The very essence of the existential relationship between the human
and the divine is communicated by the English word, `worship'.
Although the word appears to carry a univocal meaning in English,
no such word per se exists in the Greek New Testament. The English
word at best explains but does not adequately and completely define
the dynamics involved in the relationship between humanity and God.
Worship and the Risen Jesus in the Pauline Letters approaches the
subject of Christian worship in respect to its origins from the
perspective of the earliest New Testament writer: Paul. This book
seeks to address the relative absence in scholarship of a full
treatment of worship in the Pauline Letters. Closely related to the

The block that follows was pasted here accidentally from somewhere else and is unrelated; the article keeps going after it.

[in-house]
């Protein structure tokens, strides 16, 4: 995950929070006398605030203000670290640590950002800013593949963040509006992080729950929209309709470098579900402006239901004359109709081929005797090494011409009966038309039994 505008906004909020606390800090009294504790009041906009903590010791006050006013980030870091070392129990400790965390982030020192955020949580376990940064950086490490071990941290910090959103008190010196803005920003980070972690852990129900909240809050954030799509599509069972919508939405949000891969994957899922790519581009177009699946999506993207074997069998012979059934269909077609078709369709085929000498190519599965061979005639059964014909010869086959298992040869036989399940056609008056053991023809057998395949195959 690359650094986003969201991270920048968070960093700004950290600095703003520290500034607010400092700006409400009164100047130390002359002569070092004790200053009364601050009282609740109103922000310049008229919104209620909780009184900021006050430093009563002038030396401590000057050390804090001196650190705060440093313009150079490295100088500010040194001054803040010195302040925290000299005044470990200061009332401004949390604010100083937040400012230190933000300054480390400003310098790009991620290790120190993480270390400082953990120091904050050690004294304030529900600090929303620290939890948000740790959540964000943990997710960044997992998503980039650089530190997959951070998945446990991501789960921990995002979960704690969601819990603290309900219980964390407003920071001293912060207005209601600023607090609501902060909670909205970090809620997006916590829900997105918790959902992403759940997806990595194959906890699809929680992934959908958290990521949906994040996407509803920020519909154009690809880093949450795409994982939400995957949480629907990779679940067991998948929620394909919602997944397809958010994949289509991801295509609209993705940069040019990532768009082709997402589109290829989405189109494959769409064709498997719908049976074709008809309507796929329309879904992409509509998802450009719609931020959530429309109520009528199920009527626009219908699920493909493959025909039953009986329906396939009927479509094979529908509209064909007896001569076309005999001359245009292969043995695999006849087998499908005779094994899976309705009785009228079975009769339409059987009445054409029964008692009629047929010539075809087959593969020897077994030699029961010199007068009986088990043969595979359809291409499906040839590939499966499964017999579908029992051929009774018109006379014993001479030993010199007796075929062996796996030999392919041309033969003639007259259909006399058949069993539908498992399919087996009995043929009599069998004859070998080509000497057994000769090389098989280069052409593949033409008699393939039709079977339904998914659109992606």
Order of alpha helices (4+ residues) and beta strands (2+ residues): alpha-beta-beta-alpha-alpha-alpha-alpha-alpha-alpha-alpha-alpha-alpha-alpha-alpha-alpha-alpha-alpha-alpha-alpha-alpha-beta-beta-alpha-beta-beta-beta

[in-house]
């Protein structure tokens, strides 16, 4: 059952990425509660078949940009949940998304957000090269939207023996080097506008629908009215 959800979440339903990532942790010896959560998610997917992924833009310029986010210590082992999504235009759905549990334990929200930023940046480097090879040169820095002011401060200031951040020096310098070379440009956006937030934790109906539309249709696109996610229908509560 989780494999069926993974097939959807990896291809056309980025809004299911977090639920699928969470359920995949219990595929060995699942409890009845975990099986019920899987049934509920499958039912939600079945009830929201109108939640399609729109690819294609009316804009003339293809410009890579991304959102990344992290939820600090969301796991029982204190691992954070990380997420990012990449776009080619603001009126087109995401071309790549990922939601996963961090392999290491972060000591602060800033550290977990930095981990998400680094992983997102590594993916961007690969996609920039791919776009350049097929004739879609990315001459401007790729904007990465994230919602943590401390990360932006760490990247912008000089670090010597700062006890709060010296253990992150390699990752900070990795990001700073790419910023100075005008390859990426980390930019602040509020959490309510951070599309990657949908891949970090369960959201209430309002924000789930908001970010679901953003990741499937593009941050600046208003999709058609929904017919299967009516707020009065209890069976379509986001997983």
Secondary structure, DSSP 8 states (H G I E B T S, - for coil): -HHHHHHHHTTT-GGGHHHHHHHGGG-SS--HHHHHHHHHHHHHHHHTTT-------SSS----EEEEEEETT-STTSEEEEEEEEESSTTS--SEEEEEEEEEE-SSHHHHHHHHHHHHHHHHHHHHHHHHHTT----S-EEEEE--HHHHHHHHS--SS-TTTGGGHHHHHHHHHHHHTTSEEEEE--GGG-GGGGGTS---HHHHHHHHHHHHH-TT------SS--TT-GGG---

theme of Christian worship in the Pauline Letters is the person of
the risen Jesus and the place he occupies in the faith community.
This work proposes a proper working definition of, including
criteria for, `worship'. Paul employed an array of Greek words as
descriptors to communicate the various nuances and dimensions
related to one's relationship with God. `Worship' also functioned
for Paul as a boundary marker between believers and unbelievers
vis-a-vis baptism and the Eucharist. The eschatological and
teleological aspects of worship are also examined through a study
of the Carmen Christi (Phil 2: 6-11). This study maintains that
worship in Paul is not defined by any one word but is rather a
composite and comprehensive personal religious relationship between
the worshipper and God.
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